Though the Spanish-language media is often referred to as the "Hispanic media," it generally serves first generation immigrants and not their English-dominant children and grandchildren.
In the late 1920s, Rep. John C. Box of Texas warned his colleagues on the House Immigration and Naturalization Committee that the continued influx of Mexican immigrants could lead to the "distressing process of mongrelization" in America. He argued that because Mexicans were the products of mixing among whites, Indians and sometimes blacks, they had a casual attitude toward interracial unions and were likely to mix freely with other races in the United States.
His vitriol notwithstanding, Box was right about Mexicans not keeping to themselves. Apart from the cultural isolation of immigrants, subsequent generations are oriented toward the American mainstream. But because Mexican identity has always been more fluid and comfortable with hybridity, assimilation has not been an either/or proposition. For example, Mexican Americans never had to overcome a cultural proscription against intermarriage. Just as widespread Mexican-Anglo intermarriage helped meld cultures in the 19th-century Southwest, so it does today. In fact, two-thirds of intermarriages in California involve a Latino partner.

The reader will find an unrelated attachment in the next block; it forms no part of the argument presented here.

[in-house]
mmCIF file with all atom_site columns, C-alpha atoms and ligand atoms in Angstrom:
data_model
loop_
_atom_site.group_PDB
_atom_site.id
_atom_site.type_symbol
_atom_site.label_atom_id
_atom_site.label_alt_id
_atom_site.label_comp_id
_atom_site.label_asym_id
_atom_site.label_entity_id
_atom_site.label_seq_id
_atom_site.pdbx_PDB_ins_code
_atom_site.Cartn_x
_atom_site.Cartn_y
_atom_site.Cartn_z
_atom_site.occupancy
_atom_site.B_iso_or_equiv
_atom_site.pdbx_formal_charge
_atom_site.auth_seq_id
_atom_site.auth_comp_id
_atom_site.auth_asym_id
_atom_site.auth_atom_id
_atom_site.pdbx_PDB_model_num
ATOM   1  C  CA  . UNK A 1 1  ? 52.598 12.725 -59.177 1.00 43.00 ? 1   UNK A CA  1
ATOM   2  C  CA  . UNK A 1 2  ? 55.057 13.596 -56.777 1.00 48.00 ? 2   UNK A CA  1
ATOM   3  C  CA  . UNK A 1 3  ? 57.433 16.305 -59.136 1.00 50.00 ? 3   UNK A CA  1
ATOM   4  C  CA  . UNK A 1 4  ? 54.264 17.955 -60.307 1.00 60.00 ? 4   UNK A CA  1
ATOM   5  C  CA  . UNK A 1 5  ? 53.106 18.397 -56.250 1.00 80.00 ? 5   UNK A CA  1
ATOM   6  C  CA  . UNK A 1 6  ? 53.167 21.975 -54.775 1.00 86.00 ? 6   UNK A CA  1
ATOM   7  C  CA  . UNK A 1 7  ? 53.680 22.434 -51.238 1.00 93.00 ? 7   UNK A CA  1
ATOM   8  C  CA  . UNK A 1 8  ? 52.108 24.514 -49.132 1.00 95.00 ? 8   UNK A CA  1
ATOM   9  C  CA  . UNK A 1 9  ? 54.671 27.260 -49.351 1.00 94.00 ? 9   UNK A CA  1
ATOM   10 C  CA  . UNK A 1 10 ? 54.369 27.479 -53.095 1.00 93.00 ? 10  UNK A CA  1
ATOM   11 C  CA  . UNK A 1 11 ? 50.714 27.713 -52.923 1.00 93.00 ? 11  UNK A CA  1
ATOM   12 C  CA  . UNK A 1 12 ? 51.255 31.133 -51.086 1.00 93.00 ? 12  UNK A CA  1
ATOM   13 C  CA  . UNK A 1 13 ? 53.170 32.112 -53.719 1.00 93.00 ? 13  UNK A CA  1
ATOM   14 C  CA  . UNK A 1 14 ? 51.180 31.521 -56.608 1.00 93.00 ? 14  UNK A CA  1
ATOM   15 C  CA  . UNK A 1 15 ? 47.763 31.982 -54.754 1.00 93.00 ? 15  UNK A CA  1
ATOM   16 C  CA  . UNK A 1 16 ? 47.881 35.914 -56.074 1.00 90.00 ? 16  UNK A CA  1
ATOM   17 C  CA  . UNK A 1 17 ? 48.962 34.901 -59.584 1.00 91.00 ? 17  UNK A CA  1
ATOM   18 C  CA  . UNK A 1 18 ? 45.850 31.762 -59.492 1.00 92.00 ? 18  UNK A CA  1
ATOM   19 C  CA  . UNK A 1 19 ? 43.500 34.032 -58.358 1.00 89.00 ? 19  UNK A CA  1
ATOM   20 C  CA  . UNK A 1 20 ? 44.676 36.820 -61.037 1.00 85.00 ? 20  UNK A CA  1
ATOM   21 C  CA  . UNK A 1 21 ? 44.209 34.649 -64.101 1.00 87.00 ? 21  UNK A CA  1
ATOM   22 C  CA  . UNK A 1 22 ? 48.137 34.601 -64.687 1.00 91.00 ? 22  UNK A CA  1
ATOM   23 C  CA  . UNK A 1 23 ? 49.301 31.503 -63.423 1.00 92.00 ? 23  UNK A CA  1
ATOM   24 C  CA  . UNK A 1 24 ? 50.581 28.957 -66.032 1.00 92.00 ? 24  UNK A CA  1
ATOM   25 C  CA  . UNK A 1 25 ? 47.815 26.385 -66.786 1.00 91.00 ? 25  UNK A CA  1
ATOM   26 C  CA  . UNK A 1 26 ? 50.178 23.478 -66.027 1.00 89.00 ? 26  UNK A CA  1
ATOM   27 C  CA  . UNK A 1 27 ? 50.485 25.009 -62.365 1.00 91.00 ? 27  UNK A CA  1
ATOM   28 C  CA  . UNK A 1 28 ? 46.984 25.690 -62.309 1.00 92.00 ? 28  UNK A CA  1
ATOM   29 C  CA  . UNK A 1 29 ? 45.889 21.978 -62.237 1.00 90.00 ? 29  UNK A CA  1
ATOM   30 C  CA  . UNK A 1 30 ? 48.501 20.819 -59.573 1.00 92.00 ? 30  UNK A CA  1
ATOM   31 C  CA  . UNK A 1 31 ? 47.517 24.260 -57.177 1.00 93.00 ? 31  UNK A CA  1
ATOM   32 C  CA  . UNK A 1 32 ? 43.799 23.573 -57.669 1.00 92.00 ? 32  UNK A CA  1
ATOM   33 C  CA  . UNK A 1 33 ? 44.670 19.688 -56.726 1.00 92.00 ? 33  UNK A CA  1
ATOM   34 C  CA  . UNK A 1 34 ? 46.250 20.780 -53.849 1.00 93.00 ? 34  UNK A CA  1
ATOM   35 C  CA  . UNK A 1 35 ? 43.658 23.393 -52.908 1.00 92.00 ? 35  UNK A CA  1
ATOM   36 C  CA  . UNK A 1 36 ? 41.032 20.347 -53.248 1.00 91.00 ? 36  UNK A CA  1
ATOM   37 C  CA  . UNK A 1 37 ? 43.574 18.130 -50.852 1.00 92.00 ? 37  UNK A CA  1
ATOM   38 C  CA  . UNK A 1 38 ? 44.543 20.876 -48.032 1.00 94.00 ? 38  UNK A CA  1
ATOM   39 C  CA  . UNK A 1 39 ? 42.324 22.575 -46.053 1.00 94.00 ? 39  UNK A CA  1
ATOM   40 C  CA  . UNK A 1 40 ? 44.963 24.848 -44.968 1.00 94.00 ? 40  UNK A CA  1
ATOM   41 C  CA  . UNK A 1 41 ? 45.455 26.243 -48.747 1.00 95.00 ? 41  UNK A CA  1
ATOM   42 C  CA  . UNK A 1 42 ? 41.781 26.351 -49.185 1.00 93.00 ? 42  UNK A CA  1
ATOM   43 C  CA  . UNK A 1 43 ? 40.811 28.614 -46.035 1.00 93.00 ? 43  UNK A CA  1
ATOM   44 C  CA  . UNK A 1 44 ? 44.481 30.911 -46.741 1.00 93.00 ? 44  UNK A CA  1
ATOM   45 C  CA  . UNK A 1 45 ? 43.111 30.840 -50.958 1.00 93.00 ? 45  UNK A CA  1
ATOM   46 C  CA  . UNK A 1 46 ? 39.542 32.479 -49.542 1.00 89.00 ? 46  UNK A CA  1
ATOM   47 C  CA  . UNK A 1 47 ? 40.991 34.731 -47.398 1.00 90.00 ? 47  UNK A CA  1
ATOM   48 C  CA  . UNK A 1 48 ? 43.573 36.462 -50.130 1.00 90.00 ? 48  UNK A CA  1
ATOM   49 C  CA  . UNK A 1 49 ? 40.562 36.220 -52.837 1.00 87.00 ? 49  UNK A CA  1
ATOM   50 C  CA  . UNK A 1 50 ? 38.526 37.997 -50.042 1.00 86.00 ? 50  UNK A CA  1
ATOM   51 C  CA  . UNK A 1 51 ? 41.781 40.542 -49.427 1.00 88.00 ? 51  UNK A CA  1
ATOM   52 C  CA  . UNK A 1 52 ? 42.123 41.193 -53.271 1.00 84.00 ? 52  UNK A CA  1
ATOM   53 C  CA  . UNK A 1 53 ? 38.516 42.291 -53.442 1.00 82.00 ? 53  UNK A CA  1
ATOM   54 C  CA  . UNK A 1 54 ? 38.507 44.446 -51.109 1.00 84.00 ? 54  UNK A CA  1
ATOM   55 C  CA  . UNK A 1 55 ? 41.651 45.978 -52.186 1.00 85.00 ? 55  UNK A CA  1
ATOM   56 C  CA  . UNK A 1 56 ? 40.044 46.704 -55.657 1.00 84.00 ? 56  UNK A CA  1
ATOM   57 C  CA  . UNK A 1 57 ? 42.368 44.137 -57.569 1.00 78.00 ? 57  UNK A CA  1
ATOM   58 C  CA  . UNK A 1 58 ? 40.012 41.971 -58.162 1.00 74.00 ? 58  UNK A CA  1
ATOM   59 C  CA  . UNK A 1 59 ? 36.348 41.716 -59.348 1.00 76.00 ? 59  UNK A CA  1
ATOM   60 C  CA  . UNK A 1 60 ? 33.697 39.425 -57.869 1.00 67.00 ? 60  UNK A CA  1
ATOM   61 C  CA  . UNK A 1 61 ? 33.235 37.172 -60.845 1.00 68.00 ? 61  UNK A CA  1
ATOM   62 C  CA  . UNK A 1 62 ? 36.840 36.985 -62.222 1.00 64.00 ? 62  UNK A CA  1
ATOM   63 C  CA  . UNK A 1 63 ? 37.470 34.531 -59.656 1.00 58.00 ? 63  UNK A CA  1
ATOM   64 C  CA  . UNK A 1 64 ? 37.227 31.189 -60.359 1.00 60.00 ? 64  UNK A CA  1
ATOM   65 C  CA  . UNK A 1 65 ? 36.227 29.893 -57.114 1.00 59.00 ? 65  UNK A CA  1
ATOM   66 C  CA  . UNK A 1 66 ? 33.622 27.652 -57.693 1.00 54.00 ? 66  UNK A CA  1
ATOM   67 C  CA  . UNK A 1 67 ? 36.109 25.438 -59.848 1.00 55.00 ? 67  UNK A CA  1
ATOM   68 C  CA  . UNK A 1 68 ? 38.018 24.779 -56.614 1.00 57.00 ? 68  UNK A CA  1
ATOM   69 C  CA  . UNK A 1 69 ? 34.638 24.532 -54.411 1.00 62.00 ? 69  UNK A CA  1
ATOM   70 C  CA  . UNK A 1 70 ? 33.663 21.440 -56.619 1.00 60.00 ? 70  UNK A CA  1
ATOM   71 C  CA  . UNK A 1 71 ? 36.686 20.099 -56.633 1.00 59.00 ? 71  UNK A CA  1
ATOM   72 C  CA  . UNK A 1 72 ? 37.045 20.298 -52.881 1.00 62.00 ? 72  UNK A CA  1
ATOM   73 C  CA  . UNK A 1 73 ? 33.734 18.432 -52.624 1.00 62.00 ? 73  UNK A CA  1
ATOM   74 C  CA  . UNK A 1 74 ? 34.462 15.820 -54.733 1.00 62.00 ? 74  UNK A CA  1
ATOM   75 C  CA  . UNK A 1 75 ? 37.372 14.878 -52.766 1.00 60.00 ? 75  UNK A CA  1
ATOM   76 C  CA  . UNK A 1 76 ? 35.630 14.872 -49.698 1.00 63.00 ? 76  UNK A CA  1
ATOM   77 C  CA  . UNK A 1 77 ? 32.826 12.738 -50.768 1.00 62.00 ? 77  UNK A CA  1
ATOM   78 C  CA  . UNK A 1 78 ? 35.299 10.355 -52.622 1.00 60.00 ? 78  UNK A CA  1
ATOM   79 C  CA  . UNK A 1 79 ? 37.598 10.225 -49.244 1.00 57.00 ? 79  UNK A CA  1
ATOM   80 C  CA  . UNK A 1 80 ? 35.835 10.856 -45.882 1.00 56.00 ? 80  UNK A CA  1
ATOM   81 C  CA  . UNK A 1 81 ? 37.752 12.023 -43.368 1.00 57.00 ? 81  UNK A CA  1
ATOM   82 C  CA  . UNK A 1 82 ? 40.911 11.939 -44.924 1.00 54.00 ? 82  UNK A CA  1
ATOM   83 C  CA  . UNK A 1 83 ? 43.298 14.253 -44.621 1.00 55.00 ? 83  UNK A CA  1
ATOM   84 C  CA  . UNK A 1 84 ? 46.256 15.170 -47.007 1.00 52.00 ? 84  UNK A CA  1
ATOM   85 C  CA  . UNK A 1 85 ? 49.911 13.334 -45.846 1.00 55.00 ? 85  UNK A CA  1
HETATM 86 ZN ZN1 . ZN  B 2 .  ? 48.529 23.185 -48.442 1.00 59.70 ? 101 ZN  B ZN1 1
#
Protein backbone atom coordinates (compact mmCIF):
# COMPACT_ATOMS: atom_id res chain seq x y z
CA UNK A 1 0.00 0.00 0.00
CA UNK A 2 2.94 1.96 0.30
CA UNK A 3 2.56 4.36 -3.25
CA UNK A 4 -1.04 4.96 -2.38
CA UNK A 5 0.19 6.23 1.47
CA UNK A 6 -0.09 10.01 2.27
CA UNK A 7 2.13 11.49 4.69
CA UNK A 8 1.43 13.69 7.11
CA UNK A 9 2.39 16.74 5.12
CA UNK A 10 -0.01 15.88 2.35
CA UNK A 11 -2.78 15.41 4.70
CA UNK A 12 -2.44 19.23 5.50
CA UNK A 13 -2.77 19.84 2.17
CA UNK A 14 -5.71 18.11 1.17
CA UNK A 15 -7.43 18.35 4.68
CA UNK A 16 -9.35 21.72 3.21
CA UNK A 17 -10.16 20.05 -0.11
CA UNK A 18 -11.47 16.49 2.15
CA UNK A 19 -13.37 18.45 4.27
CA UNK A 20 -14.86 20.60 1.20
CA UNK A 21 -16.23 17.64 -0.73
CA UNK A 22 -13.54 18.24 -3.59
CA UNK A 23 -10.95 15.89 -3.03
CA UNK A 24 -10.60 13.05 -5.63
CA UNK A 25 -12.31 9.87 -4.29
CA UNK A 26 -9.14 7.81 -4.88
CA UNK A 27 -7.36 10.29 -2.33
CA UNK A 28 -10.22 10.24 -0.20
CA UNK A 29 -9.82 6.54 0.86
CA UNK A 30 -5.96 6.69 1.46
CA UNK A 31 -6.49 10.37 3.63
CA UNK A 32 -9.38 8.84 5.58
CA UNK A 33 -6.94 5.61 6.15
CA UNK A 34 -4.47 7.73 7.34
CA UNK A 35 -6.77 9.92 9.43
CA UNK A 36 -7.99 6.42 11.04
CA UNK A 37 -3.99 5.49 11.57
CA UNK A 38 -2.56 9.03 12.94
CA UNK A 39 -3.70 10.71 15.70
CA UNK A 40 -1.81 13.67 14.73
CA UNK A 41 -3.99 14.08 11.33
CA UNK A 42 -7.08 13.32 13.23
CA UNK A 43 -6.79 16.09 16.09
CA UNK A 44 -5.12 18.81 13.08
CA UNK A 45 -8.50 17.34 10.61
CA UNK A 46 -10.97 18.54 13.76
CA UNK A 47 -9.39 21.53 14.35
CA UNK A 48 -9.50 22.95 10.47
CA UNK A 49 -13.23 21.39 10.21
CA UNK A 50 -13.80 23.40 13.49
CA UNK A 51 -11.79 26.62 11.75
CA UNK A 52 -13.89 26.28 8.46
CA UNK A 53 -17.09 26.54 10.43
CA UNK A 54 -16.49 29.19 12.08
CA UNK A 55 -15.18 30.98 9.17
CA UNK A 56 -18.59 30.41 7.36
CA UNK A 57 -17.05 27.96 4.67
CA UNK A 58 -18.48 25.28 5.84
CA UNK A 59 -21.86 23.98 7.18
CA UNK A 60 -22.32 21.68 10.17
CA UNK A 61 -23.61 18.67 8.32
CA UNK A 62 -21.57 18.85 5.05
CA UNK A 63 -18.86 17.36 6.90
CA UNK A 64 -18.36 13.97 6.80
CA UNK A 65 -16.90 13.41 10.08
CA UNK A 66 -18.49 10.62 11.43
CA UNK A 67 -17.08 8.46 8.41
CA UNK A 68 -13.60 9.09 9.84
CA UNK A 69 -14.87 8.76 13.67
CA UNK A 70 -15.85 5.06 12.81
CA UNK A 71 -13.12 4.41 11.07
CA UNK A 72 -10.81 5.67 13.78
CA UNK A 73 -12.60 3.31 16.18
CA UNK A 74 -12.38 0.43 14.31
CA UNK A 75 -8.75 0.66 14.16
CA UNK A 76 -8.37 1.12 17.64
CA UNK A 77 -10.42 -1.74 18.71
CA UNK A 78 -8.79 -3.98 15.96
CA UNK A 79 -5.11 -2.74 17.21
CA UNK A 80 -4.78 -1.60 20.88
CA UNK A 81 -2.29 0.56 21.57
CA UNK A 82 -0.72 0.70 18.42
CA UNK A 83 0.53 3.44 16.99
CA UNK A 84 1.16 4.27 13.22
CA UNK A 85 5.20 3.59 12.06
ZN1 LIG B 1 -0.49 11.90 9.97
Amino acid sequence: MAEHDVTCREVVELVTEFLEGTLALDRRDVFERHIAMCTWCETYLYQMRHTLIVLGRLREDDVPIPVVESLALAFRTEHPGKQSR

According to James P. Smith, an economist and immigration scholar at the RAND Corporation, by 2050 more than 40 percent of United States Hispanics will be able to claim multiple ancestries. "Through this process of blending by marriage in the U.S.," he says, "Latino identity becomes something even more nuanced."
The fact that people of mixed ancestry came to form a greater proportion of the population of Latin America than that of Anglo America is the clearest sign of the difference between the two outlooks on race. Mexican Americans bring the New World notion encompassed by the word mestizaje (racial and cultural synthesis) to their American experience. In 1925, the romantic Mexican philosopher José Vasconcelos wrote that the Latin American mestizo heralds a new post-racialist era in human development. More recently, the preeminent Mexican American essayist Richard Rodriguez stated, "The essential beauty and mystery of the color brown is that it is a mixture of different colors."
"Something big happens here at the border that sort of mushes everything together," says Maria Eugenia Guerra, publisher of LareDos, an alternative monthly magazine in Laredo, Texas, a city that has been a majority Latino since its founding in 1755. As political and economic power continues to shift westward, Mexican Americans will increasingly inject this mestizo vision into American culture. "The Latinization of America is so profound that no one really sees it," asserts Kevin Starr, the leading historian of California, who is writing a multivolume history of the state. The process of they becoming us will ultimately force us to reconsider the very definition of who we are.